Tiny Pinball Emulator Is Hugely Impressive

We were wondering what [Circuitbeard] has been up to lately. Turns out he’s been building a mini pinball cabinet to add to his arcade of self-built games.

[Circuitbeard] was forced to break out of his Raspi comfort zone this time. We’re glad he did because this is one impressive build. Finding the pinball emulation community lacking for Linux, he turned to the LattePanda, a tiny Windows 10 SBC with a built-in Arduino Leonardo. This was really the perfect board because he needed to support multiple displays with a minimum of fuss. That Leonardo comes in handy for converting button presses to key presses inside the Visual Pinball emulator.

The 3mm laser-cut plywood cabinet was designed entirely in Inkscape and sized around the two screens: a genuine 7″ LattePanda display for the playfield, and a 5″ HDMI for the back glass. The main box holds the Lattepanda, two Pimoroni mini speakers, and a fan to keep the board cool.

There’s a lot to like about this little cabinet thanks to [Circuitbeard]’s fantastic attention to detail, which you can see for yourself in the slew of pictures. Look closer at the coin drop—it’s really an illuminated button with a custom graphic. If you want to have a go at emulating this emulator, all the code is up on GitHub. Tilt past the break to watch some modern pinball wizardry in action, and then check out his mini Outrun machine.

If pinball emulators don’t score any points with you, here’s one that’s all wood and rubber bands.

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1920’s Claratone Radio Runs Windows 10

In the past we’ve mentioned how there are different schools of thought in terms of how to bring a vintage piece of hardware into the 21st century. You can go down the preservationist’s route, carefully grafting the original components with more modern ones, or you can take the nuclear option and blow all that dusty old gear out of the water. [Derek Traxler] clearly decided to go with the latter option on his recent conversion of 1920’s era Claratone tube radio to an Internet radio and podcast player. Not only is there little left of the original device beyond its knobs and wooden case, but he’s even managed to cram a Windows 10 computer into the base for good measure.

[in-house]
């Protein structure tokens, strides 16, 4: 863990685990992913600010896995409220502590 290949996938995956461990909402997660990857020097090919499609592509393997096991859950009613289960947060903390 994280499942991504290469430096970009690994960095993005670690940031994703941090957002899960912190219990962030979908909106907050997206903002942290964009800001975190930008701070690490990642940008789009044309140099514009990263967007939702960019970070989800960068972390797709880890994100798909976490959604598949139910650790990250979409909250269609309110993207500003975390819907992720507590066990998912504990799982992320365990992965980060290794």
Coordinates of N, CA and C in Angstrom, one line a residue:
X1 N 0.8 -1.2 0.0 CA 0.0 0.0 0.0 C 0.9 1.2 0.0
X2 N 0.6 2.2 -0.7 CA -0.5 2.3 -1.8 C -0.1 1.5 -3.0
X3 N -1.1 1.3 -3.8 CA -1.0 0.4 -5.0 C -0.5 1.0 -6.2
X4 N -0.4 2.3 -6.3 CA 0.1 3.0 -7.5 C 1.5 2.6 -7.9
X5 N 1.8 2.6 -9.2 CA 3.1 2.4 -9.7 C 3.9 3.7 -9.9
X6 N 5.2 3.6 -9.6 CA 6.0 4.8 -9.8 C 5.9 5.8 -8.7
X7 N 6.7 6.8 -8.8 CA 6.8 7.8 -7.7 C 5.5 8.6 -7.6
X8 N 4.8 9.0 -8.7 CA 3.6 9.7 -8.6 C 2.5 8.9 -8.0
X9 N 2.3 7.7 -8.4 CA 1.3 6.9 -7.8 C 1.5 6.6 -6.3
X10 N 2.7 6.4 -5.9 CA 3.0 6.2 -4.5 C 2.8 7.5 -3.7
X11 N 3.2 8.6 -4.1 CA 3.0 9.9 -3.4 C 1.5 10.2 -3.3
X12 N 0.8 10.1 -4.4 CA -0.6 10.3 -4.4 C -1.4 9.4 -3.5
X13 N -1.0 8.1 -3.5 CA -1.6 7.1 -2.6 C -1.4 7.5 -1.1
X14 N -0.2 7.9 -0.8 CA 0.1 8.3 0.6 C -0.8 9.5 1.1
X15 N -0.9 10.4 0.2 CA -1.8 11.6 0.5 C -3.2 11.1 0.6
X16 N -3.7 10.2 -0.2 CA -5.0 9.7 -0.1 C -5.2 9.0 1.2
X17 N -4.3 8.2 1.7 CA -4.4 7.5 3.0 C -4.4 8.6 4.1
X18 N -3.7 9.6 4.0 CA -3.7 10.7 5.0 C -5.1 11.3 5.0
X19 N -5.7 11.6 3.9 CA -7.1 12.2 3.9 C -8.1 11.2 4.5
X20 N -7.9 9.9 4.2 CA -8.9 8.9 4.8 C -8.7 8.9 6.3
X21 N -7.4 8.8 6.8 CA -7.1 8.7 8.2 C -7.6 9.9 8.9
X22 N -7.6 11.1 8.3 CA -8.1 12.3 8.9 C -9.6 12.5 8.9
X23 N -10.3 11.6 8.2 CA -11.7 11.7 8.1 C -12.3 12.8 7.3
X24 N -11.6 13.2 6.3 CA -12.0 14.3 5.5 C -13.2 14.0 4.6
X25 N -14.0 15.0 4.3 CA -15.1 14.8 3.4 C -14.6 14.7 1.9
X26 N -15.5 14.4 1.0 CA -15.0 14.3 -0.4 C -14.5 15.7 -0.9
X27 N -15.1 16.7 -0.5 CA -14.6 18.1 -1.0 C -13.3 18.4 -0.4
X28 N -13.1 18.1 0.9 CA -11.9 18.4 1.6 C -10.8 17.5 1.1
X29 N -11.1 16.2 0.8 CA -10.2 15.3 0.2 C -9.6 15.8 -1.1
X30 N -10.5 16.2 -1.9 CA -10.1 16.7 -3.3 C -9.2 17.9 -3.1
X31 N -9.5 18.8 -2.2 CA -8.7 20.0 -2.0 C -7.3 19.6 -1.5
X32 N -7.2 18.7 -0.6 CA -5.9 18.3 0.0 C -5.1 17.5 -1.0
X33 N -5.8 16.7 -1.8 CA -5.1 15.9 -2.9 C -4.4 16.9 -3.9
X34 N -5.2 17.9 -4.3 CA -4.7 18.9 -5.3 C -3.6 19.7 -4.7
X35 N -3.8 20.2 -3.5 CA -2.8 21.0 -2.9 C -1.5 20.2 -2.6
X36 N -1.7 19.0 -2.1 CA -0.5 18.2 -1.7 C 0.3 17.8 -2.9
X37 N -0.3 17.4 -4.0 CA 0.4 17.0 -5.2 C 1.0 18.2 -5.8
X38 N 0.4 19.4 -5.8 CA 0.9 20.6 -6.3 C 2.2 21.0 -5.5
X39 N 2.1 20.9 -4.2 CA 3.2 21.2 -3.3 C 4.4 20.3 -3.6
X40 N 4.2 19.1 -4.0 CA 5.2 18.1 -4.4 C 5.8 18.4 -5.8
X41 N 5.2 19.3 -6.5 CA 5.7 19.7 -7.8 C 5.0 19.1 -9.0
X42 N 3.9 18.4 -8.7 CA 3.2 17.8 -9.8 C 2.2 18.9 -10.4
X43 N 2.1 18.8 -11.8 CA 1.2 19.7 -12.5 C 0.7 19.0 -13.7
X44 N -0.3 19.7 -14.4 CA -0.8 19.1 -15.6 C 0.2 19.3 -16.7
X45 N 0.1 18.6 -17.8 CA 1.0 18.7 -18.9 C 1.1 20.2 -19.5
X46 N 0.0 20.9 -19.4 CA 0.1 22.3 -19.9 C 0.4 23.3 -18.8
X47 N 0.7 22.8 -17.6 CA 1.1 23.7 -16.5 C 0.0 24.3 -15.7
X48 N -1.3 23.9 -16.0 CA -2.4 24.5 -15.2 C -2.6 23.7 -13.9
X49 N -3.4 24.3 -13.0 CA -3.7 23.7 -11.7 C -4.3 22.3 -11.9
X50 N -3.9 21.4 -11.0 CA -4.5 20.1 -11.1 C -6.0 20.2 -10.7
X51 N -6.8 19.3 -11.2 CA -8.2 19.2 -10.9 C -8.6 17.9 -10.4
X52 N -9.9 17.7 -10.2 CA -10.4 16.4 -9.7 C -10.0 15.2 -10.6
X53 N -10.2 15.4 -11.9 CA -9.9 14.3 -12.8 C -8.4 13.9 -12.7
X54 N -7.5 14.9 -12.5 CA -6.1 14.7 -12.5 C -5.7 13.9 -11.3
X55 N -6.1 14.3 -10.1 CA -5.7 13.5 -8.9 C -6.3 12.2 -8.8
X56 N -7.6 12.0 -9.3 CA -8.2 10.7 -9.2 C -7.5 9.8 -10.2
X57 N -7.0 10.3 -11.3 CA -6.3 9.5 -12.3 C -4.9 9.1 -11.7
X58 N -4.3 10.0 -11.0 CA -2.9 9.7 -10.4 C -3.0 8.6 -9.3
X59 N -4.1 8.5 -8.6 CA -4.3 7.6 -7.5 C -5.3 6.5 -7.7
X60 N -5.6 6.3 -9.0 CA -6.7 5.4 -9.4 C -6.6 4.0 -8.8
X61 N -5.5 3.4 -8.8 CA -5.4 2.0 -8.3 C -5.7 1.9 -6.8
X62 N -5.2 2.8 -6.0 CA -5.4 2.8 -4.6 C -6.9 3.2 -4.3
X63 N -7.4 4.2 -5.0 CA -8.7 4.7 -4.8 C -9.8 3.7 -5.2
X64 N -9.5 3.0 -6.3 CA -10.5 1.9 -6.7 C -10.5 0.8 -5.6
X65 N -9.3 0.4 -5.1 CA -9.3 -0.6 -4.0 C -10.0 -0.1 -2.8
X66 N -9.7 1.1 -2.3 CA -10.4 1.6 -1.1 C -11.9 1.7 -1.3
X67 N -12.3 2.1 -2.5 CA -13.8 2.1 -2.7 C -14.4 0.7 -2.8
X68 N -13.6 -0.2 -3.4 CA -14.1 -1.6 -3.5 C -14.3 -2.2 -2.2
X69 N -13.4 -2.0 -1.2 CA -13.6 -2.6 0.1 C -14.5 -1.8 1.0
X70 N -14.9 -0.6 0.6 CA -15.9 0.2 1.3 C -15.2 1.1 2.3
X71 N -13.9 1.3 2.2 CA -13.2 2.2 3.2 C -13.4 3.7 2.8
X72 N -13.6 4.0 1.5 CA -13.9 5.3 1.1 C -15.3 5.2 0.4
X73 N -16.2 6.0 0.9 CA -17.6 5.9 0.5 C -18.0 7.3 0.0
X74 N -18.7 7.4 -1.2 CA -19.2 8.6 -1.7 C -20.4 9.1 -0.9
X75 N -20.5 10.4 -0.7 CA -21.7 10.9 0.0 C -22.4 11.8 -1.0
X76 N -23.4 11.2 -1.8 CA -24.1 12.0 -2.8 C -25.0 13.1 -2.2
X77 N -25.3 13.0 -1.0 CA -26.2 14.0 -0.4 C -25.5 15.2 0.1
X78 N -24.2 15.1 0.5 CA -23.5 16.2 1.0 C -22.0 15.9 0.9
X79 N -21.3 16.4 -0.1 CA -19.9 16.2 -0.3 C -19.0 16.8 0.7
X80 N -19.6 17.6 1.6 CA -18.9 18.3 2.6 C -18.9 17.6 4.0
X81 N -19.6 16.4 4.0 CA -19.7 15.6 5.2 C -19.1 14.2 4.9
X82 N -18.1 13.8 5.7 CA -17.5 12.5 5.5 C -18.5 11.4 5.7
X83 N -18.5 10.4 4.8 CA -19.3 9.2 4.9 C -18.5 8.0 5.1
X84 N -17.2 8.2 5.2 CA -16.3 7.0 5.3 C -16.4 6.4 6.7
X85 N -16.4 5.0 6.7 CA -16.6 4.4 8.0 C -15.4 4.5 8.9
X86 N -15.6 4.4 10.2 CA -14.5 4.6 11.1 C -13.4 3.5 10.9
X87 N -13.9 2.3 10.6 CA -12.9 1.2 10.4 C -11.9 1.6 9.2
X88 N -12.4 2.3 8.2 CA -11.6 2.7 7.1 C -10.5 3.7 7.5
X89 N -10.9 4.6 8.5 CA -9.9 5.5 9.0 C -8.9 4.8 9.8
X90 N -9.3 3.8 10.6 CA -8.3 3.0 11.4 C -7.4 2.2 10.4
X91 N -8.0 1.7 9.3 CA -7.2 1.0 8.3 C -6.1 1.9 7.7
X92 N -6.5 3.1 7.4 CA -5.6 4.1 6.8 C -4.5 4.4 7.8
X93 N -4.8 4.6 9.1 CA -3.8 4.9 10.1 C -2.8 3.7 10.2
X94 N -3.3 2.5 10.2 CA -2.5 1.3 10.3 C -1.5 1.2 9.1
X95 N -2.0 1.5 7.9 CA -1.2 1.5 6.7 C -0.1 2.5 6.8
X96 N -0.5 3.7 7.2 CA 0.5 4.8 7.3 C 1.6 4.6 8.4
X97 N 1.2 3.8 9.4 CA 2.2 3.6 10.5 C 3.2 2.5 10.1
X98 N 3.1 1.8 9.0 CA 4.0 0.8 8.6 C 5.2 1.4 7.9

The core of the radio is a LattePanda, an extremely powerful Intel single board computer. It’s running Windows, and loads up a list of Internet radio streams and podcasts to play from a USB thumb drive that’s built into an old vacuum tube. The LattePanda uses its built-in Arduino to interface with the radio’s original front panel knobs, which now are used to switch between streams. A particularly neat effect is the static and cross-talk that’s artificially added when switching “stations”, making it sound like you’re really dialing in a station rather than just selecting between digital files.

On the audio side, the LattePanda is connected to a SX400 amplifier, which in turn drives the external speakers. While [Derek] mentions it isn’t quite perfected, a MSGEQ7 graphic equalizer chip is used to control LEDs mounted inside the original radio’s vacuum tubes. In the video after the break, you can see the tubes flashing madly along with the music, giving an interactive effect to the final product. Unfortunately it seems you can only see the tubes when the radio has its “hood” up, though.

If this egregious lack of historical preservation has brought a tear to your eye, never fear. We’ve covered some proper restoration work on vintage audio gear which may level you out.

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Hackaday Links: December 10, 2017